At this point, the “farm” component of Runamuk is comprised of the laying flock of chickens that free-range the property I am currently leasing. Last fall we dramatically reduced the flock numbers in the face of the Great Farm Move. We went from about 90 birds to 40, and then lost another 9 birds during the winter to a series of hungry mink. I bought 10 layers in the spring, and then we received another 12 from the Magoons at Willow Lane Farm.
Since all of the birds are now 2-years or older and are significantly reduced in their production capacity, I’ve decided to send the majority of them to “Freezer Camp” rather than feed them and attempt to protect all of them from predators during the winter.
Older hens tend to be tougher meat, so I don’t sell them to customers, but cooked as stewing birds they feed my family just fine. We will keep 6 to 10 of the youngest, and the rest Paul and I will process sometime in the next couple of weeks. Used sparingly, this meat should feed us through the next year.
Early next spring I intend to purchase 50 started pullets to replenish the flock to have eggs available at the farmers’ market. We’ve decided to transition to non-GMO feed, using scratch grains available at Maine Grains in Skowhegan; it’s exciting for me to raise my birds on grain grown right here in the state.
We’re facing another winter in this unfinished trailer. Even if the FSA will finance the Swinging Bridge Farm, the closing date won’t be scheduled til February or March due to the backlog that government office is facing. That means the Final Chapter of the Great Farm Move likely won’t happen til after mud season next year. I’m determined to make the best of things this winter.
Transportation: Experience has taught me the value of properly preparing my vehicle for the winter. Here in Maine we’ve been known to get snow in early November, and there’s nothing worse than driving in slick conditions in an unprepared vehicle. I like to have any major work to my vehicle taken care of well in advance of October, and good tires on the thing no later than Halloween.
Recently my trusted mechanic, Luke Vigneault (of Luke’s After Hours Auto Repair in Madison), pointed out the holes rusted through the frame of the Subaru Outback I’ve been driving for the last 2 and a half years. He had the old girl up on the lift and pointed a flashlight at the rocker panels, indicating how we could see clear through to the opposite side of his garage. He went on to show how I’d worn out the shocks and struts on every tire (that explains why she bounced all over the road so much lol!). So it was with some sadness that we have replaced the Outback with a Subaru Forester in better condition. All that’s left to do is to take my good snow tires off the Outback and put them on the Forester.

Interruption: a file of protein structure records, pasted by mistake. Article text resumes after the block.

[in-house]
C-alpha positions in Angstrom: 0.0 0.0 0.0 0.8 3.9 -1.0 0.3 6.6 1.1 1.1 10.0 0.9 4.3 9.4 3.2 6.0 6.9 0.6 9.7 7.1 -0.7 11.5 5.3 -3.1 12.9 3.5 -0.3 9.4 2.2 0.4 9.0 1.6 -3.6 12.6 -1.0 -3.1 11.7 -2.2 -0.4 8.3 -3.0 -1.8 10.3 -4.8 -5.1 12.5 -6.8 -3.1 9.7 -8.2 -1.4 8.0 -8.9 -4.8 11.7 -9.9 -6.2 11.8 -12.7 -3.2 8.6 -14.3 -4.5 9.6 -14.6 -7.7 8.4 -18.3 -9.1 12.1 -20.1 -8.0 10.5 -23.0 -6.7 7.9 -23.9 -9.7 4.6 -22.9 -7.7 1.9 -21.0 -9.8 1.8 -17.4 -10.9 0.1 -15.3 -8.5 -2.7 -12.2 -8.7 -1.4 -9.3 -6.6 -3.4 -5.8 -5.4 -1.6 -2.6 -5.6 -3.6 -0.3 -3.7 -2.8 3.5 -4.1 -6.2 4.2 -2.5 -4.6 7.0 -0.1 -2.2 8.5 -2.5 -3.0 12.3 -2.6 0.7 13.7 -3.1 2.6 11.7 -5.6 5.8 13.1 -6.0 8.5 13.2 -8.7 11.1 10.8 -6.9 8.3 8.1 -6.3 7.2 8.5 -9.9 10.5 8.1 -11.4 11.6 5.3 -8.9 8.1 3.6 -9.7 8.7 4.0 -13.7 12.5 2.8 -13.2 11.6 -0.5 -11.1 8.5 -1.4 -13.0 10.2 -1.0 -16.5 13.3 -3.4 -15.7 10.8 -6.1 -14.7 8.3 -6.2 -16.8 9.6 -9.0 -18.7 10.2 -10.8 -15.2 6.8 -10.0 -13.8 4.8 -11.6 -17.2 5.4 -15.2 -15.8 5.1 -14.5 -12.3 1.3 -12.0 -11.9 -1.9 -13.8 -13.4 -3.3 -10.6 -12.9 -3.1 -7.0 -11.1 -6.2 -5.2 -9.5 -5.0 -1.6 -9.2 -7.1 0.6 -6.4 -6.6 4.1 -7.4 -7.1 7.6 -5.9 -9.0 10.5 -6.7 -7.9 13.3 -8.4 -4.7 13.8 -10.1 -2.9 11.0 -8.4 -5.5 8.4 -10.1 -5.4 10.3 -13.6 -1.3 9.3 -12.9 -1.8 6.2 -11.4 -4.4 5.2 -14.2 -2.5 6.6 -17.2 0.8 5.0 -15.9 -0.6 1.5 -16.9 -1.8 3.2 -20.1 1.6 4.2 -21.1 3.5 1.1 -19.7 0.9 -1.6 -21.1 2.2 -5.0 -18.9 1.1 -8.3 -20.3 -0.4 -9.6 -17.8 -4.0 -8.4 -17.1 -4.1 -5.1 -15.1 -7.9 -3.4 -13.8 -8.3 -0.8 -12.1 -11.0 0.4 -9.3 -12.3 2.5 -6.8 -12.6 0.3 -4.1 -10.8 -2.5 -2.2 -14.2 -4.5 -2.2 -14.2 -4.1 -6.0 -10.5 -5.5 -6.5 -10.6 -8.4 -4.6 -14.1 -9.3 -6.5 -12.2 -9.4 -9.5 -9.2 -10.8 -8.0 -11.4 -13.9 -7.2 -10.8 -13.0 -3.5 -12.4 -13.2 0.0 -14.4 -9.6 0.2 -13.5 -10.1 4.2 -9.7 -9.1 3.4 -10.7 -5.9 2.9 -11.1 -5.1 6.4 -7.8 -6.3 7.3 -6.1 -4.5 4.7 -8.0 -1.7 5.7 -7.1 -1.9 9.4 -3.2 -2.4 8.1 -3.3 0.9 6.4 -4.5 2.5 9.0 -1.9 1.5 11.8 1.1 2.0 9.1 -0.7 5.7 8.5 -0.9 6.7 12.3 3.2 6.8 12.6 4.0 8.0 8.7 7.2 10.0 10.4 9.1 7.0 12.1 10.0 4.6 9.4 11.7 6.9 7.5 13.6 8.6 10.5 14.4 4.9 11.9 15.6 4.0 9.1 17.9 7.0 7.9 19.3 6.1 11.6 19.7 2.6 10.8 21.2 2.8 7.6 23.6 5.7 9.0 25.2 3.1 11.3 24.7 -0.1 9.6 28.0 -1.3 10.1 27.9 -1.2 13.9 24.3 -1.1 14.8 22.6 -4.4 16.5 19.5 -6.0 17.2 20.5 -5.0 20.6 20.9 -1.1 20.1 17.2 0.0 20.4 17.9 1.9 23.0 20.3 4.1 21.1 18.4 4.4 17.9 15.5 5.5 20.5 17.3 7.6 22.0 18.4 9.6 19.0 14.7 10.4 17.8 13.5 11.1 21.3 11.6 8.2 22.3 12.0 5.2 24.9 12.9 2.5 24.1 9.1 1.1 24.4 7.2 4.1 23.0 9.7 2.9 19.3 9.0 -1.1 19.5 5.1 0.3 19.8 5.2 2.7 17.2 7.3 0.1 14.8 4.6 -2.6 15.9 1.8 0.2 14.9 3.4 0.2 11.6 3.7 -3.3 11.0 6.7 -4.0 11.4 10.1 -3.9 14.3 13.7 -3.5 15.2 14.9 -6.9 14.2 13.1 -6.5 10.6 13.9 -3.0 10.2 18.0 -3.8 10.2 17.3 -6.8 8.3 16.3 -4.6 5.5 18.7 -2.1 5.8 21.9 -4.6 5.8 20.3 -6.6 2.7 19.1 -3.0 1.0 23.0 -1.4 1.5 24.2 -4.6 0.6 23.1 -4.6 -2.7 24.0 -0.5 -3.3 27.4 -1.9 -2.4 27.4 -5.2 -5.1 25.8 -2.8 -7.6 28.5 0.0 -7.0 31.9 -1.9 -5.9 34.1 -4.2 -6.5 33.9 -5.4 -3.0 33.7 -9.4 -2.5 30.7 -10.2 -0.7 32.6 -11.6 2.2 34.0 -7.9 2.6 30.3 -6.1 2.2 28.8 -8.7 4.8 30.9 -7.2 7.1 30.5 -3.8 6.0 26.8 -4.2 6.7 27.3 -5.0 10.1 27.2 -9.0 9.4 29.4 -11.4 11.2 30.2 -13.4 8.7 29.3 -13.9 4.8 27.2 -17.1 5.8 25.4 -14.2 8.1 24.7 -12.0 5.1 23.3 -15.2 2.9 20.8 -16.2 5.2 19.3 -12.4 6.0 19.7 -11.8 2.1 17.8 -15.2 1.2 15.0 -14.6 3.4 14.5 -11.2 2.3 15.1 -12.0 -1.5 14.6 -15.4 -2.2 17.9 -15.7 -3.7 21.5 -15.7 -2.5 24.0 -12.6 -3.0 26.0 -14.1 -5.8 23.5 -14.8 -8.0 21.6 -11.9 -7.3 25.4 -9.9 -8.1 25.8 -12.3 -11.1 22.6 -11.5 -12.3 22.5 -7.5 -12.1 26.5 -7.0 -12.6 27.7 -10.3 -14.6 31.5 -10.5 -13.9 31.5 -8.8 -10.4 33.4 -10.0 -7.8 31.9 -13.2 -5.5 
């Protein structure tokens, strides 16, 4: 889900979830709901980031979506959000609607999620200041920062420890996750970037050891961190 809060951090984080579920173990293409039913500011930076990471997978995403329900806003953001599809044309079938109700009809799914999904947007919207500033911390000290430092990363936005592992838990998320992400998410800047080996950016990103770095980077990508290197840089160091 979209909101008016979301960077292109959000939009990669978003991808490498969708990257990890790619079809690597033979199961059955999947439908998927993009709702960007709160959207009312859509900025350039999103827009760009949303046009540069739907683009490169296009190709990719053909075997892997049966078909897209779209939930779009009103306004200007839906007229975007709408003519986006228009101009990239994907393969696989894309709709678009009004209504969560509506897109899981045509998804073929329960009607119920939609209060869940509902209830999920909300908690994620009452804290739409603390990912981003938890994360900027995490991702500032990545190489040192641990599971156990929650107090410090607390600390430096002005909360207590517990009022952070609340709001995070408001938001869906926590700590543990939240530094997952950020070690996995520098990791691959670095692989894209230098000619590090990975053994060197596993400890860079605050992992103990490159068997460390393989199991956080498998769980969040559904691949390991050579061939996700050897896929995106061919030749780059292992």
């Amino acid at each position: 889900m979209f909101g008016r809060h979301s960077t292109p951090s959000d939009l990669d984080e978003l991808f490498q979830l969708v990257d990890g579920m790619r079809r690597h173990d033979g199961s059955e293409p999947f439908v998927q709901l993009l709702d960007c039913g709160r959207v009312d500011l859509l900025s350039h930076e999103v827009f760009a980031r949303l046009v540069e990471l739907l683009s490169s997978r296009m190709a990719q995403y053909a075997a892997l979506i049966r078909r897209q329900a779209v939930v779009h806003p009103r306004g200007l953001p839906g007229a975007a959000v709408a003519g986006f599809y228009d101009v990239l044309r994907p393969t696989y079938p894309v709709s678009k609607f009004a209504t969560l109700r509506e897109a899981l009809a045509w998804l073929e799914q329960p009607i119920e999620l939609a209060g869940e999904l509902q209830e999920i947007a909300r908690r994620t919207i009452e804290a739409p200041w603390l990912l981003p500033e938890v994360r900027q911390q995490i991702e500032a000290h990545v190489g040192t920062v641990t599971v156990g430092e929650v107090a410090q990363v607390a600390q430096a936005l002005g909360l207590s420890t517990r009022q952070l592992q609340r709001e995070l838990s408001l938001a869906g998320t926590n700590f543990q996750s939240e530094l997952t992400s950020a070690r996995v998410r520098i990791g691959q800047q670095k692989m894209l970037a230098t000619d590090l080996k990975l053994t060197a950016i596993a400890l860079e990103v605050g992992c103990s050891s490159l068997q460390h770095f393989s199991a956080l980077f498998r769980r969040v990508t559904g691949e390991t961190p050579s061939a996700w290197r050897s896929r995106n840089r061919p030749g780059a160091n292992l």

Heating & Housing: I like to have my winter heating squared away and the housing tightened up by the end of October too. Paul has been busy cutting firewood from the surrounding forest, and the woodstove has been cleaned and prepared for use. We bought a pop-up garage to store firewood in to keep it dry, and my 2 boys are collecting sticks and kindling into livestock feed bags to add to the stockpile.
There’s not much to be done for the old trailer we’re currently homesteading in; with plans to eventually move on, we’re reluctant to invest too much money in the old place. We’ll put plastic over the single-pane windows to retain more heat and stop drafts. Aside from that I am grateful for the roof that keeps us dry and the woodstove that will keep us warm this winter.
Preserving the Harvest: The majority of my homestead preparations revolve around food preservation. In such tight quarters I’ve had to get creative with storage─especially food storage. Potatoes, and onions, are stashed in cardboard boxes in the corners of the back bedroom where the kids sleep. This is the furthest space from the woodstove and we were able to keep vegetables this way into the depths of winter last year. The winter squashes are stowed under their dresser on the floor, and I’m pleased to have so many that they are spilling out into the middle of the floor there.
I am exceedingly grateful to have inherited a chest freezer from Jim Murphy, where I’ve found I can store a year’s supply of meat and vegetables. Tomatoes are in the process of becoming sauce, sealed into ziplock bags and put into the freezer. Green beans and most other vegetables have been blanched and stored in the freezer. Raspberries and blackberries we foraged from the surrounding woods are packaged and frozen. I sliced up peaches we scored a deal on through a colleague at Johnny’s who has a connection, froze them on a cookie sheet, then packaged and stored them in the freezer. Apples are next on the list, and once processed the chickens should fill the remaining space in the freezer. It’s a really good feeling to have so much food stored away for the winter.
Likely we won’t know the results of my efforts to secure the Swinging Bridge Farm until sometime around the New Year. Regardless of the outcome, I have a farm and family to take care of and winter looming on the horizon. I cannot sit idly by waiting for the verdict. The whole thing is out of my hands now. I’ve committed myself to the present, to winter preparations and to the upcoming holiday season, which is always good distraction. Soon there will be snow on the ground, and cozied up inside before the crackling woodstove there will be plenty of time to ponder the possibilities that next year might bring.
Thanks for following along with one woman’s journey as a beginning farmer! Stay tuned for more updates coming soon regarding my mission to create a pollinator conservation farm here in central Maine!